Billy the Kid (2007) Poster


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About a boy
Chris Knipp29 December 2007
Warning: Spoilers
One of the things that make documentaries continually interesting even when they don't focus on momentous themes (but isn't adolescence pretty momentous?) is that in making them filmmakers discover things they could never have planned or imagined. Though its final form is highly questionable, Andrew Jarecki's Capturing the Friedmans is a prime example. Jarecki went out to do a story about a party clown and discovered a scandal of sex perversion that wrecked a family. Jennifer Venditti, who had a background as a scout for unusual fashion models, was looking for cast for Carter Smith's short film Bugrush (a Sundance winner in 2006) in a small Maine town, when she discovered Billy, and she made her feature debut about him.

Billy has been diagnosed with Asperger's Syndrome, though that wasn't known at the time of filming. That explains some things, such as the sophisticated vocabulary, the awkwardness with people, and the eyes that never look directly at the camera. It explains why Billy had rages as a small kid, and why a specialist in Boston erroneously told Billy's mom he would have to be institutionalized.

But while Billy may be seen as a geek by classmates, he comes off as sociable, nice, aiming to do good, and in various ways "normal" for a fifteen-year-old. Billy is a touching, funny boy who's astonishingly outspoken and forthcoming about himself and communicative with others he meets and also able to come up at once with the right thing to say in all sorts of situations. In fact that's what's abnormal, if in a good way: a kid isn't usually this articulate. He has completely open conversations with his mother, who treats him as her "best friend," but also knows when to be "the parent." He ingratiates himself quickly--too quickly, it turns out--with Heather, a sixteen-year-old girl who works at a soda fountain, and with her grandmother and brother and stepfather. He quickly falls in love with her, and this is the most important thing in his life, though he insists it's not an "obsession."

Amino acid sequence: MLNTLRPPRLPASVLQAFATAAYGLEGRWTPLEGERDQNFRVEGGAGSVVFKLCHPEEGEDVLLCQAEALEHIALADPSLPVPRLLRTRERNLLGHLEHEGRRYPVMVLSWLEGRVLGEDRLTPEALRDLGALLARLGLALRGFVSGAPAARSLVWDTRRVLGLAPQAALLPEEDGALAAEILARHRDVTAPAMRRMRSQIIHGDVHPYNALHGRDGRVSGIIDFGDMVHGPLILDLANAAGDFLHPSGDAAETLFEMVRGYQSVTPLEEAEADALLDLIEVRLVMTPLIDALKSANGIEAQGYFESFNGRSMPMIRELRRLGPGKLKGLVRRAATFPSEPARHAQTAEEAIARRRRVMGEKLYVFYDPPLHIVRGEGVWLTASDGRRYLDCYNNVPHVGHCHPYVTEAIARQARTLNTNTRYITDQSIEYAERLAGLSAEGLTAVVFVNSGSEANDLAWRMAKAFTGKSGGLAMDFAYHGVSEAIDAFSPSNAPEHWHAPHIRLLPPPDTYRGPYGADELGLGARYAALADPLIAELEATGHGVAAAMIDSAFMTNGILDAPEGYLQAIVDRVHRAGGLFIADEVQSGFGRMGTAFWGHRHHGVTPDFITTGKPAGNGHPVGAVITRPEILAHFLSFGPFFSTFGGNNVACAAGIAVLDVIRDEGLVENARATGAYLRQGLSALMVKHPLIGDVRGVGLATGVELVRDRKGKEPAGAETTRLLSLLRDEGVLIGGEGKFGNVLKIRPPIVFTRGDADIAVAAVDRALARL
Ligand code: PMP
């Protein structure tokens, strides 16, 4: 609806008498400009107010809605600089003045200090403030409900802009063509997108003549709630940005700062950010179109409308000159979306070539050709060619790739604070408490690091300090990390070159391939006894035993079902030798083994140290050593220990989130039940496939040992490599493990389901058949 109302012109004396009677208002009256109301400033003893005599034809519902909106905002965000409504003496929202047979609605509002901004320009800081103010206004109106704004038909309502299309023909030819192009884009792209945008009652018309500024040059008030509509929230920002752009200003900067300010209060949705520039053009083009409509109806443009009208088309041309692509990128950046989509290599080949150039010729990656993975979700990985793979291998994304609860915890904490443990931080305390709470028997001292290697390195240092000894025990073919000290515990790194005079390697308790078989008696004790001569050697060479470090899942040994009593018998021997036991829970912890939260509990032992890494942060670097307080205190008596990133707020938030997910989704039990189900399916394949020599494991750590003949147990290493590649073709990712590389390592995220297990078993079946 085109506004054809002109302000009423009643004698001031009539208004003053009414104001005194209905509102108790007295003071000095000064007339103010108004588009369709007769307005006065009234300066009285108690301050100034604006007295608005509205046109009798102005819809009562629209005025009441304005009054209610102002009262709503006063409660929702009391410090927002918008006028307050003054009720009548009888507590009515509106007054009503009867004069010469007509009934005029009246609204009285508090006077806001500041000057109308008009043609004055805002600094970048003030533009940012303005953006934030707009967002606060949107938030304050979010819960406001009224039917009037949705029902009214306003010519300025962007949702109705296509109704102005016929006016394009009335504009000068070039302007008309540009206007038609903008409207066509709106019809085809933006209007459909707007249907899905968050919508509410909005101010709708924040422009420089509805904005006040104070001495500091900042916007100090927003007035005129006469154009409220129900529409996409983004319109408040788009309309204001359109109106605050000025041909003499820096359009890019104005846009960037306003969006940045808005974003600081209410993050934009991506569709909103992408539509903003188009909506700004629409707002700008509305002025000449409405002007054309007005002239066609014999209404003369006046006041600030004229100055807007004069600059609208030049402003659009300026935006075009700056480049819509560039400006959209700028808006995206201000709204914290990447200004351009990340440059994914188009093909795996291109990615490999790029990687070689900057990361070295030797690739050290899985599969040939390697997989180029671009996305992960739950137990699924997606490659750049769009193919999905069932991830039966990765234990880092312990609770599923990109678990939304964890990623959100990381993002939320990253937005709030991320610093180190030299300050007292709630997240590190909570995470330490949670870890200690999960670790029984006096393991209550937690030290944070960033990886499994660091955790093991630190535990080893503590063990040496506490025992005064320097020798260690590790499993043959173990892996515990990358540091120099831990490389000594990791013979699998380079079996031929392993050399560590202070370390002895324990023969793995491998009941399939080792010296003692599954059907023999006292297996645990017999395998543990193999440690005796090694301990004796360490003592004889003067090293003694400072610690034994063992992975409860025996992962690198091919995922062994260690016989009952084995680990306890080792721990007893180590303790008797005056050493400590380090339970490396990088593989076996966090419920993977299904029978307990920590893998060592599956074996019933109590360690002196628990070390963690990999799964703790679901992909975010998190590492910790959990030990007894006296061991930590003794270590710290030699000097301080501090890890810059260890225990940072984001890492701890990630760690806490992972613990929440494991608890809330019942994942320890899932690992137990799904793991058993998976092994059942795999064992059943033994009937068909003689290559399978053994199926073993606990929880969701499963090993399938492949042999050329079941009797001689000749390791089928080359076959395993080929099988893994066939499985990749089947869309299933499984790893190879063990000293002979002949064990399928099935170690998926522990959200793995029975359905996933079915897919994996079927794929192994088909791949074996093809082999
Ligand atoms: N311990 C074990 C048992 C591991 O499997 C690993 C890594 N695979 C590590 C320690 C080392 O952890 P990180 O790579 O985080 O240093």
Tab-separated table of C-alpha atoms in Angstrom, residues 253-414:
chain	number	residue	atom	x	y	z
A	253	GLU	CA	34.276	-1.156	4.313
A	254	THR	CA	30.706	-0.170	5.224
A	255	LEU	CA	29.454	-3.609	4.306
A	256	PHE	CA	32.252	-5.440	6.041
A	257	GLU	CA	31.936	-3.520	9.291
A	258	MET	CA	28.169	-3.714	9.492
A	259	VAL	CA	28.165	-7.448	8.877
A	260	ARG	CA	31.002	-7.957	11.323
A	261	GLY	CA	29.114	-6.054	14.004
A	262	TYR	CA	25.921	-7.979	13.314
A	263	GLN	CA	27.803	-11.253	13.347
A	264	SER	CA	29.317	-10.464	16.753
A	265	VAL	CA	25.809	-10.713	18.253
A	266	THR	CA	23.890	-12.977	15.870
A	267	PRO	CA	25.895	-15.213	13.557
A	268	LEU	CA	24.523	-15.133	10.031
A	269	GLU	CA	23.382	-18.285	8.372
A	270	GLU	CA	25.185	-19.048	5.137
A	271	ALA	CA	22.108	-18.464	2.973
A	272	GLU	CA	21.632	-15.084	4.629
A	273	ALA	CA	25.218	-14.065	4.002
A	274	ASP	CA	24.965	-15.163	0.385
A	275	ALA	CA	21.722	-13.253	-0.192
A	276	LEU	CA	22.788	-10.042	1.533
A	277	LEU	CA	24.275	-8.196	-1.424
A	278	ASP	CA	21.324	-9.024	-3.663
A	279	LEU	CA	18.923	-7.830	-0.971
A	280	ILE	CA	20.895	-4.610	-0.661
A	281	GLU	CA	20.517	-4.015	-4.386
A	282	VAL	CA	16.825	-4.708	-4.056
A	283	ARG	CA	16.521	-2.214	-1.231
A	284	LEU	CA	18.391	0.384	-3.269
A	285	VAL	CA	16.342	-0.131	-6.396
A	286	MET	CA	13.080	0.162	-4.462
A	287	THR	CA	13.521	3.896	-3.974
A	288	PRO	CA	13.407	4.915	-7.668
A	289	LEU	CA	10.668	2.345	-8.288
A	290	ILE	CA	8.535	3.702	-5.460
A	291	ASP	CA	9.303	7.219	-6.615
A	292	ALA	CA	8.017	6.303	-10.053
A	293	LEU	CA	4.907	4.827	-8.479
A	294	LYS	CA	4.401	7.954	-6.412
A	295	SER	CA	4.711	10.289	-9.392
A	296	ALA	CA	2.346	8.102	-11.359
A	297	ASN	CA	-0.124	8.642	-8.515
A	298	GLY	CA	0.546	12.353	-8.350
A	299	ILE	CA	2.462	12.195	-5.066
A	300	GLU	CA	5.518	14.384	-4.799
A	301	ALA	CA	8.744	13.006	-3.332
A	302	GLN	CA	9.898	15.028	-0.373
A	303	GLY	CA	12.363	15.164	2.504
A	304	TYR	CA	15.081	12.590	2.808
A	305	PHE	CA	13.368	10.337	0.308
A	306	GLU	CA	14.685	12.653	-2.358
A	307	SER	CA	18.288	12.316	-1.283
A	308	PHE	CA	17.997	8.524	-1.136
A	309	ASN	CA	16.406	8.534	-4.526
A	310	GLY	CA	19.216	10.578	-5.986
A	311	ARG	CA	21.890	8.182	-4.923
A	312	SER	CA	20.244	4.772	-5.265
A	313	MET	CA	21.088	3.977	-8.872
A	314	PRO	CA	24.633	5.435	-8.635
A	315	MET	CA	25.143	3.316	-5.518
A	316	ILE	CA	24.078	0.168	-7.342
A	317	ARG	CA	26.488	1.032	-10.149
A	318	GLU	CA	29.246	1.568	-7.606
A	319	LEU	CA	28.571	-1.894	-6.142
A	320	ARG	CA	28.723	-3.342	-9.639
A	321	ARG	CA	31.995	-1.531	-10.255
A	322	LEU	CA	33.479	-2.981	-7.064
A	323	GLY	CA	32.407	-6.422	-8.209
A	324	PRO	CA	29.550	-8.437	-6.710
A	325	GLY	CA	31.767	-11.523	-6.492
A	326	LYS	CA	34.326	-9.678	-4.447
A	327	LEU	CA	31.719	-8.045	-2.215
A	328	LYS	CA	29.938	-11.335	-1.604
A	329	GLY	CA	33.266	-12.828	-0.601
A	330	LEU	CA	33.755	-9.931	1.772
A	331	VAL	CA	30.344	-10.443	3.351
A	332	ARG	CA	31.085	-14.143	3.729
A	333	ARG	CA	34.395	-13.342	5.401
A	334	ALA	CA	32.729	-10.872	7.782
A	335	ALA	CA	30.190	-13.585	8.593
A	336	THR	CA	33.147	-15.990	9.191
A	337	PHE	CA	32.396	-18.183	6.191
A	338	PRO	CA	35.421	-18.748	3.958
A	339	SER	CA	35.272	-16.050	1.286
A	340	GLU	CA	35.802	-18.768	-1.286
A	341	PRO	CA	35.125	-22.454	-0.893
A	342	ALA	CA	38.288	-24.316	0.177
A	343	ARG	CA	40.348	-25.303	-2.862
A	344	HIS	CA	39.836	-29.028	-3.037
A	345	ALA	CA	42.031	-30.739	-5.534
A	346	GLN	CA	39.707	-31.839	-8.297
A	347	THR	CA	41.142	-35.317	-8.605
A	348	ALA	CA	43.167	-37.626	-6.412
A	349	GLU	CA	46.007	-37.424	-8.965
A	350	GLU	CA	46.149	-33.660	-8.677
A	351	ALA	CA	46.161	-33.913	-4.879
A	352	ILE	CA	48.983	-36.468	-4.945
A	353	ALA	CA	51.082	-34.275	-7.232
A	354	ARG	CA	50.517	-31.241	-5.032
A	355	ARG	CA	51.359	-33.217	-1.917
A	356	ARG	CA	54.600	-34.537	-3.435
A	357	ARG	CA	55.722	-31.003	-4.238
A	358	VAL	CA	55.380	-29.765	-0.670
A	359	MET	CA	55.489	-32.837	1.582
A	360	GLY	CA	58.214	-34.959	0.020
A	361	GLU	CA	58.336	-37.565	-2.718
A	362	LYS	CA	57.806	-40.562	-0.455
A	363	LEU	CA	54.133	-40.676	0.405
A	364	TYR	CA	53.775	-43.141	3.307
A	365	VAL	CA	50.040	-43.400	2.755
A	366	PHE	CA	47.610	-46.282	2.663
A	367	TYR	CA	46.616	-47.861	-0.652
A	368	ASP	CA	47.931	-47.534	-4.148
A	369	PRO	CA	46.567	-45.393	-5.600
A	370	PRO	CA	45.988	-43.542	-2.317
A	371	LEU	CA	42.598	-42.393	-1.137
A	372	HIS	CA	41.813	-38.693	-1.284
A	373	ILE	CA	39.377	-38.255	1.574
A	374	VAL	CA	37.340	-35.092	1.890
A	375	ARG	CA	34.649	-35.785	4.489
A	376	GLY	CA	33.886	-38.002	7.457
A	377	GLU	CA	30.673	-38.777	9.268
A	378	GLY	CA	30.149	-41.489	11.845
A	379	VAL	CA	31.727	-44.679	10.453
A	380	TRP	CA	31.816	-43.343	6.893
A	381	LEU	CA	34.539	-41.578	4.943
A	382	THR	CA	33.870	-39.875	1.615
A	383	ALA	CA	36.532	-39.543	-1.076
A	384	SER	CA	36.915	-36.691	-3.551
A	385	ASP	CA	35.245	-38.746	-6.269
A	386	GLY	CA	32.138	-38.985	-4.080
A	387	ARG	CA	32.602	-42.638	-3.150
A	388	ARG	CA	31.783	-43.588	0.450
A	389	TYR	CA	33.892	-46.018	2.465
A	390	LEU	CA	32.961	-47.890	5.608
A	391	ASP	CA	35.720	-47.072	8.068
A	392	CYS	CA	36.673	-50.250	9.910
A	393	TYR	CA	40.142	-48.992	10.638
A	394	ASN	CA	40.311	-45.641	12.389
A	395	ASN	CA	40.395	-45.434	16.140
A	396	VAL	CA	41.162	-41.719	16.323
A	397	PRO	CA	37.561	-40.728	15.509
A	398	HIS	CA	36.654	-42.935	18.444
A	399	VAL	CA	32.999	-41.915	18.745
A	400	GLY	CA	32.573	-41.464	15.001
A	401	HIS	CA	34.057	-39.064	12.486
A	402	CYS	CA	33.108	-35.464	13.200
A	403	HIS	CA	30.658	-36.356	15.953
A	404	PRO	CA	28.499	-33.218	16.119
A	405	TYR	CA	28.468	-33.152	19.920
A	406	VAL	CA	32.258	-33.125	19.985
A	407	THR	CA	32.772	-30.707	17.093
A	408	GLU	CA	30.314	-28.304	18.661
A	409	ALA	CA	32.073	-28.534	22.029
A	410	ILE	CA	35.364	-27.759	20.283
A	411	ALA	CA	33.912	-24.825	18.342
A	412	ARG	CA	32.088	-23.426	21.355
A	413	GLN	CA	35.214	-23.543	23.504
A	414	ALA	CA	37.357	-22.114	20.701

Billy is also in love with Heavy Metal, plays an electric guitar along with films of AC/DC and Kiss, plays video kill games (but won't shoot women, "even fake women"--he dreams of rescuing "a damsel in distress"), likes horror movies, and has a purple belt in karate. He likes to work out and also to dress up in a tuxedo and imagine himself as James Bond. He grew up thinking the world is evil inside his imagination, but later decides it's evil on the outside just as much. He sees himself as a mass of seething emotion inside his mind. Is this unusual or dangerous for a teenage boy? Hardly. His school librarians get worried when he takes out a couple of books on serial killers at one time. Is that dangerous? His mother says he's just interested in exploring things.

The reality is that Billy's father was a drug abuser and alcoholic who beat his mother. Billy went after him with a steak knife once when he did that. Then his father committed a felony and disappeared. His stepfather doesn't appear in this film, and is going to Florida by himself to seek work, because he doesn't like Maine winters.